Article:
First of all, I don’t consider myself a fan of the jollier, Humppa-styled metal released by bands such as Finntroll, so I approached this album with a fair bit of caution due to the playful nature of the artwork adorning the cover. Two cartoonish woodland folk standing atop a boulder and surveying a vast forest is a pretty good indication that you’re about to be hit with a fair bit of grinnin’, twirlin’ and bouncin’. I soldiered on, however, mostly because I have a great deal of respect for what Vendlus Records has done in the past, and because one of the two men steering Germany’s Klabautamann happens to be Florian Toyka of the impressive avant-death metal outfit, Island.
Originally self-released in 2003, Our Journey Through the Woods is indeed a rather sunny affair, but it’s nowhere near the beer-soaked ditties that normally drive me up a tree. For one thing, apart from the abundance of acoustic guitar scattered throughout each song, Klabautamann‘s brand of black metal leaves behind any tin whistles, accordions, flutes, mouth harps, dulcimers or blithe maidens swinging arm-in-arm that would likely push things into some sort of hobbit bash. Put simply, Our Journey is surprisingly fast and bright progressive black metal with enough of a touch of darkness to keep moody louts such as myself content.
Much of Klabautamann‘s sunny disposition has to do with the fair pinch of classic German thrash (Eternal Devastation era Destruction) thrown in the mix here. “Der Nock” and “Tower of Sorcery” are the most obvious culprits, but nearly every song features extended moments where all players have sites locked tight on pure speed. There’s also a flavor of Isa/Ruun period Enslaved, which has as much to do with the Grutle-styled vocals of Tim Steffens as it does with both bands’ penchant for swirling King Crimson-styled progression into the blueprint – the amazing “Seaghost,” for example.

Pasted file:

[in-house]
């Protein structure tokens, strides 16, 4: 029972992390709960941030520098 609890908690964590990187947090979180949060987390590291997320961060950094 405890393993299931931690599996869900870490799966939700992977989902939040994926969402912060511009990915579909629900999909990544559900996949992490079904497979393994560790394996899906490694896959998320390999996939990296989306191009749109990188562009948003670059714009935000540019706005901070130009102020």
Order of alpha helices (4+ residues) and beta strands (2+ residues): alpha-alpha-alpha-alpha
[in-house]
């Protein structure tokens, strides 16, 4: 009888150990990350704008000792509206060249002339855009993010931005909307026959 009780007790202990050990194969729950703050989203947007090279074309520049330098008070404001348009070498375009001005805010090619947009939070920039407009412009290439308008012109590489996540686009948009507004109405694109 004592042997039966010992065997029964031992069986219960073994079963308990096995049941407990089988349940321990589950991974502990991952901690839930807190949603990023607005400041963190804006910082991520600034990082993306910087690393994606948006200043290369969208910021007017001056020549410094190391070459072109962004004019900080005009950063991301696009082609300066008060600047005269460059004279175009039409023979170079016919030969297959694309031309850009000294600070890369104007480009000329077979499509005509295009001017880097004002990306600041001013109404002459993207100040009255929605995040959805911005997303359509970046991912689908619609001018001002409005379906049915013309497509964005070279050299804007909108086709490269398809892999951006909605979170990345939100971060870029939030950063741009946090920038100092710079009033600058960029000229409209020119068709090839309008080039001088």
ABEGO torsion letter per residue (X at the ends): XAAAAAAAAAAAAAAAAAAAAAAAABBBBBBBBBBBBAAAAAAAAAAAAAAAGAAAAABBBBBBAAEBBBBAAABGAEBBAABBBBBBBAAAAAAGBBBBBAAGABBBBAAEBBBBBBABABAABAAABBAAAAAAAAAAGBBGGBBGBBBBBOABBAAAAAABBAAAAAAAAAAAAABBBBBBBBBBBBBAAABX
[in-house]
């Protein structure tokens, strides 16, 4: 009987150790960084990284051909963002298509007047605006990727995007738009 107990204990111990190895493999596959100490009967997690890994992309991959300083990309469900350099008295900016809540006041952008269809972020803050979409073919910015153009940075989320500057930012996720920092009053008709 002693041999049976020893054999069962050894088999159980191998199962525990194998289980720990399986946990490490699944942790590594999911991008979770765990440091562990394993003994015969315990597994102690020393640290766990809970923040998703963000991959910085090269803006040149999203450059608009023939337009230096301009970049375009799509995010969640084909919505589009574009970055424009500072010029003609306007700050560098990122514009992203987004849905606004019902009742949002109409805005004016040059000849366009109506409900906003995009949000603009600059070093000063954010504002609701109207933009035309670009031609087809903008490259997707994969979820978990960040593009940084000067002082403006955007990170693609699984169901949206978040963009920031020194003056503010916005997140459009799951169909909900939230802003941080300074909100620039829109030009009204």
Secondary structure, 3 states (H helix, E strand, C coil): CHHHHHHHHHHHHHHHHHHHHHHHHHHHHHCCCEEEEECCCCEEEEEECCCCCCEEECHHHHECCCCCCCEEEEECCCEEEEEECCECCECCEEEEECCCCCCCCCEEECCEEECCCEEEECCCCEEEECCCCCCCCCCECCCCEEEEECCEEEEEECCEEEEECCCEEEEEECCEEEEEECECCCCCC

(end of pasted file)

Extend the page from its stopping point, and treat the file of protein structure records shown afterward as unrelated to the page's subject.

All the speediness is offset nicely by generous use of darker, acoustic-driven woodsiness that bring to mind bands such as Agalloch and Tenhi. Elegant twelve and six string layering swarms nearly every tune, but it’s the instrumental “Elfentanz” that really lets the folk shine.
Our Journey Through the Woods glows with the warmth of an old, familiar fairy tale, and it delivers what all good fairy tales should deliver: imaginative stories unfolded through a perfect balance of light and dark. It’s easy to understand why Vendlus chose to reissue this gem.